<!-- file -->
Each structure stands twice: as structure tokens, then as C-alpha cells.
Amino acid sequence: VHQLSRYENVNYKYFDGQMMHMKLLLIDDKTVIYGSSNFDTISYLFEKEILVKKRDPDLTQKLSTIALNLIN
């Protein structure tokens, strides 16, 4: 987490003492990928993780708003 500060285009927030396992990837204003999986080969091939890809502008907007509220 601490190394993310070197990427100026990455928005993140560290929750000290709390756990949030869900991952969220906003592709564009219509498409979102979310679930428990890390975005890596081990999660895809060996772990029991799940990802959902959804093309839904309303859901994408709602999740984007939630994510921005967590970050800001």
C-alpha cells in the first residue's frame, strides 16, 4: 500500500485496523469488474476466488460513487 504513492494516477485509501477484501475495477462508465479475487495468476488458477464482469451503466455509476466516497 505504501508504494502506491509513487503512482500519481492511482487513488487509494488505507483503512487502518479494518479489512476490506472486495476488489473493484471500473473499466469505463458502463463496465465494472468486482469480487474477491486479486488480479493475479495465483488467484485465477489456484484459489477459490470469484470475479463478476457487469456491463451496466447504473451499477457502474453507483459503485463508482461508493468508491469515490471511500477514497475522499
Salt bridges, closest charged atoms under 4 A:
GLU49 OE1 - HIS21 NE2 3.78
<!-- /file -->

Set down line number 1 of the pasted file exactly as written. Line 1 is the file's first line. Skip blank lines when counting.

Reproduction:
Each structure stands twice: as structure tokens, then as C-alpha cells.